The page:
Moving Asia toward Zero Poaching

WWF's Barney Long on a better future for people and wildlife

watering hole, Bardia National Park, Nepal

“Together, we laid the foundation for a future where zero poaching could be a reality not just for Nepal, but all of Asia.”

Dr. Barney Long
Director, Species Protection and Asian Species Conservation

A week ago, I stood on the boulder-strewn banks of the Babai River that runs through a beautiful valley deep in the heart of Nepal’s Bardia National Park. This is the protected area that had seen a dramatic rise in wild tiger numbers, a direct result of the country’s unwavering dedication to achieving zero poaching. It will also soon be home to a new population of translocated rhinos.

I was there with WWF’s Shiva Raj Bhatta, Major B. Niroula from the Nepal Army and Ashok Bhandary, acting chief warden of the national park. They pointed to a twisted steel pipe rising out of the ground. It was all that remained of a remote antipoaching post, which was swept away in a terrifying flood just 6 months ago. Two soldiers lost their lives that night. Despite the tragedy, the conservation work had not stopped. These frontline staff are part of a team eager to rebuild and completely committed to Nepal’s zero poaching efforts.

This Himalayan country has earned the distinction of achieving two continuous twelve month periods of zero poaching in the last four years. It made them the best possible host for this month’s Asian symposium with that singular focus.

Thirteen Asian countries came together to share the best enforcement tools, approaches and standards including new technology innovations by the Nepal Army that allows for real time patrol data feeds into the innovative SMART patrol monitoring and analysis software. Critically, the participants agreed to an integrated response to preventing poaching including engaging communities, building front-line staff capacity, enhancing prosecuting and inter-agency cooperation. To achieve zero poaching we must work on all pillars of this integrated response simultaneously; something that resonated throughout the symposium and something that was so abundantly clear is what has led to the success of Bardia National Park.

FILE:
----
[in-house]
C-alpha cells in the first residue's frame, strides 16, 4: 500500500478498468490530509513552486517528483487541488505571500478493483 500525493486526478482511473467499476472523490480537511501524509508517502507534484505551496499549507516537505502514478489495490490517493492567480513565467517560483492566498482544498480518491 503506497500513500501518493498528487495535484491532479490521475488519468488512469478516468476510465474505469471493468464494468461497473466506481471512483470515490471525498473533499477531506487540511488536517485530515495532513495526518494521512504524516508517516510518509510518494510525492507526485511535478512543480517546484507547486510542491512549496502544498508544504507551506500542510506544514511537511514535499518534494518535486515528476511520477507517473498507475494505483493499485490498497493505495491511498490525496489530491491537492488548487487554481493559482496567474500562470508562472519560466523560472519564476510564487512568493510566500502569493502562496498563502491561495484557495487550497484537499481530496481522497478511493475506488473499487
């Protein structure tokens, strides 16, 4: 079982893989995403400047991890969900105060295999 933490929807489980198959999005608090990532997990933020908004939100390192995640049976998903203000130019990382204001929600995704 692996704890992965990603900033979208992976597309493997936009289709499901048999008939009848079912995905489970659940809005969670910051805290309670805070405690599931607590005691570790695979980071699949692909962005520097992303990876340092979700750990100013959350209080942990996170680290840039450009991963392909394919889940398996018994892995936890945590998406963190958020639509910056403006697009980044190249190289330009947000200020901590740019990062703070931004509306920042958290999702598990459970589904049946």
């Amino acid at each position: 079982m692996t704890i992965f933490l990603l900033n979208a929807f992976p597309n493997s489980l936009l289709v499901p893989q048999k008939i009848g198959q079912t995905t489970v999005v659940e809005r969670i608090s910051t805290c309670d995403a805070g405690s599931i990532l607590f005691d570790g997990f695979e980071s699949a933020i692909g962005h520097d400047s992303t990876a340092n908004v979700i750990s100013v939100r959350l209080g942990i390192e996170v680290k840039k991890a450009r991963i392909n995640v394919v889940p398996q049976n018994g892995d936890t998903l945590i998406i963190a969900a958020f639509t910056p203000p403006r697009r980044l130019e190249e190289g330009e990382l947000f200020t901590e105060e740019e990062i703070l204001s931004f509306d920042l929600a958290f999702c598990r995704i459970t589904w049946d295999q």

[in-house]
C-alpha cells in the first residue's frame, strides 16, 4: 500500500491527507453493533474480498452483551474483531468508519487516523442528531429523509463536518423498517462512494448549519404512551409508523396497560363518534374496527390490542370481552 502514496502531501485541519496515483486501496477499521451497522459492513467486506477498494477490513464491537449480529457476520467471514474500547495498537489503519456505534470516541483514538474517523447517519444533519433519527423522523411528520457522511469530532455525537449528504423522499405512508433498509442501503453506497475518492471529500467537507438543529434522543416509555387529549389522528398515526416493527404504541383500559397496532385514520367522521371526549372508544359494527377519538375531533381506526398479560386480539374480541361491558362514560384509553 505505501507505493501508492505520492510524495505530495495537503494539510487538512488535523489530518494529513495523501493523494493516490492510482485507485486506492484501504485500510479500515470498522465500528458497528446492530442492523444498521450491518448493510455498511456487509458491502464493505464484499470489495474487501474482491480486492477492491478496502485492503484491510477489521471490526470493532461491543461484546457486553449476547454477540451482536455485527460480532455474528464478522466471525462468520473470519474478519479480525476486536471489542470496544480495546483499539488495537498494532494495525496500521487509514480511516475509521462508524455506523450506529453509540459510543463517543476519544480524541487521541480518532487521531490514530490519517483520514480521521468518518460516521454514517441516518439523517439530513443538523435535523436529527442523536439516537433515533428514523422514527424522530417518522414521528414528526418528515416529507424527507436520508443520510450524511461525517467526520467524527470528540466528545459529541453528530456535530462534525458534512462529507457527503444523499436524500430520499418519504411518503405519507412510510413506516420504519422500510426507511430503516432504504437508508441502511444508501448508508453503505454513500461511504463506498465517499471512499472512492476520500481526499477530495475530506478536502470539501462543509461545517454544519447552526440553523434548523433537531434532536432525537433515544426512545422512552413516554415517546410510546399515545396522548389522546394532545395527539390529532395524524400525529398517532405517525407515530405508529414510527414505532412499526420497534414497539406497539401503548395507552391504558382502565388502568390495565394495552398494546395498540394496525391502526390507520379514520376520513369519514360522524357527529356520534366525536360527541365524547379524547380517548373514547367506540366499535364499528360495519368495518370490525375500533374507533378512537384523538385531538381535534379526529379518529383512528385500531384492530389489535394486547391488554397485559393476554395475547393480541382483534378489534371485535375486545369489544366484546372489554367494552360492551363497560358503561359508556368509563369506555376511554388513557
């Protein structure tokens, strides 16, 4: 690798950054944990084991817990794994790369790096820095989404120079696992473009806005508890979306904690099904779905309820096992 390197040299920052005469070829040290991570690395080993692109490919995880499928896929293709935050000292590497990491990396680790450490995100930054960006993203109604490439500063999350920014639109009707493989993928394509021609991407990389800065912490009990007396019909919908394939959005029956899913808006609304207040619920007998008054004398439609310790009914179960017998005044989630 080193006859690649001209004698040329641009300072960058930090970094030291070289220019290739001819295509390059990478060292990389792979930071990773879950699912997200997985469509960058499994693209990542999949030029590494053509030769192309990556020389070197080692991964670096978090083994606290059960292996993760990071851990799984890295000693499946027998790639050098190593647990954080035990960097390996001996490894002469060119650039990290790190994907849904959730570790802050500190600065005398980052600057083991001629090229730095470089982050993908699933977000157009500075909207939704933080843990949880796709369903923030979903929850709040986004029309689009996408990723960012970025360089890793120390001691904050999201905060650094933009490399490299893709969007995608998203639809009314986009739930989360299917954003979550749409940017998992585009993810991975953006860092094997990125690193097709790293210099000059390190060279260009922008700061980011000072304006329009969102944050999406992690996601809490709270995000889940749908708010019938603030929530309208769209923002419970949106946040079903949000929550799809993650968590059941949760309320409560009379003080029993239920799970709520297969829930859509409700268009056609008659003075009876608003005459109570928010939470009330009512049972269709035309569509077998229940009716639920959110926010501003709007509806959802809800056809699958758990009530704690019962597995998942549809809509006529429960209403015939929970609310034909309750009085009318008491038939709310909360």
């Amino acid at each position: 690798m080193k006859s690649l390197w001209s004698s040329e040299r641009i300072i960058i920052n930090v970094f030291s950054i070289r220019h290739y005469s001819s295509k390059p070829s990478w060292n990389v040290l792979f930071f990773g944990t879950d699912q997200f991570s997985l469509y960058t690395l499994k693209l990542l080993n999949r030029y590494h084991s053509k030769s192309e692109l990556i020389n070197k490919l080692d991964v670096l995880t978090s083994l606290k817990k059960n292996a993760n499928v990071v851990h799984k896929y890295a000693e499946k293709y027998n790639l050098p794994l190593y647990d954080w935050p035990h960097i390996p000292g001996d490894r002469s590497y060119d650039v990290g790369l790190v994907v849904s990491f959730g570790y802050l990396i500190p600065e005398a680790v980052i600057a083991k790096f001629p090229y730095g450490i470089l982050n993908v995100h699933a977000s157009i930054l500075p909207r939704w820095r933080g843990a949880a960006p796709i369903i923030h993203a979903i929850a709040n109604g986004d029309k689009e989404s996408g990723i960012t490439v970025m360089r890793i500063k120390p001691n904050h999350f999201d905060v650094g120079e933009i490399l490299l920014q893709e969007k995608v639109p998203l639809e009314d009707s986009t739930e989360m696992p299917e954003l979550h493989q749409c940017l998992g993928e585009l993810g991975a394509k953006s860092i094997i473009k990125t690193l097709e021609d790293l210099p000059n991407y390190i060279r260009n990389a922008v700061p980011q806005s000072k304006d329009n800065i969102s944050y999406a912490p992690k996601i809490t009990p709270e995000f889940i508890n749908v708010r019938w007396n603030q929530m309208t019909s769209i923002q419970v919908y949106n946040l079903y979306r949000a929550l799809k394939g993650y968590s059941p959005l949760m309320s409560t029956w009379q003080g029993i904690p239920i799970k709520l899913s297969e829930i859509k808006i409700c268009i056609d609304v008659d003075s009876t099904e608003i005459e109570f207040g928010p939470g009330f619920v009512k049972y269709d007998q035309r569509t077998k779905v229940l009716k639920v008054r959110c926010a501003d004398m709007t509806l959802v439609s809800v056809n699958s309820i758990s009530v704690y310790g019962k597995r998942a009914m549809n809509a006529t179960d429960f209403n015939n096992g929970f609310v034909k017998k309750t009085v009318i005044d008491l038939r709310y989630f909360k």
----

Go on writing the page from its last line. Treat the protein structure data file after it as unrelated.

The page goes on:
At the closing session, representatives from all 13 countries—Bangladesh, Bhutan, Cambodia, China, India, Indonesia, Laos, Malaysia, Myanmar, Nepal, Russia, Thailand, and Vietnam—unanimously agreed to launch an immediate regional response to achieve zero poaching based on five recommendations:

  • Swift and decisive action to elevate the importance and effectiveness of antipoaching initiatives and cooperation among all relevant ministries, departments and agencies within their borders, while at the same time strengthening international cooperation in the face of this serious criminal activity.
  • Adoption of the Zero Poaching Tool Kit and assessment of current antipoaching responses to determine improvements and close serious gaps.
  • Increase and improve collaboration as a successful antipoaching response is critically dependant on effectively engaging a diverse number of shareholders
  • Improve standards, training and support for rangers, other frontline staff and prosecutors.
  • Commit to identifying a Zero Poaching national contact point to effectively coordinate transboundary efforts to stop poaching.

WWF co-hosted the symposium with the Global Tiger Forum, National Trust for Nature Conservation and the South Asian Wildlife Enforcement Network. Partner NGOS and other organizations included IUCN, TRAFFIC, CITES, UN Office on Drugs and Crime, US Department of Justice, SMART Partnership and the Southern African Wildlife College.

Together, we laid the foundation for a future where zero poaching could be a reality not just for Nepal, but all of Asia.

I leave Kathmandu feeling incredibly hopeful for the future.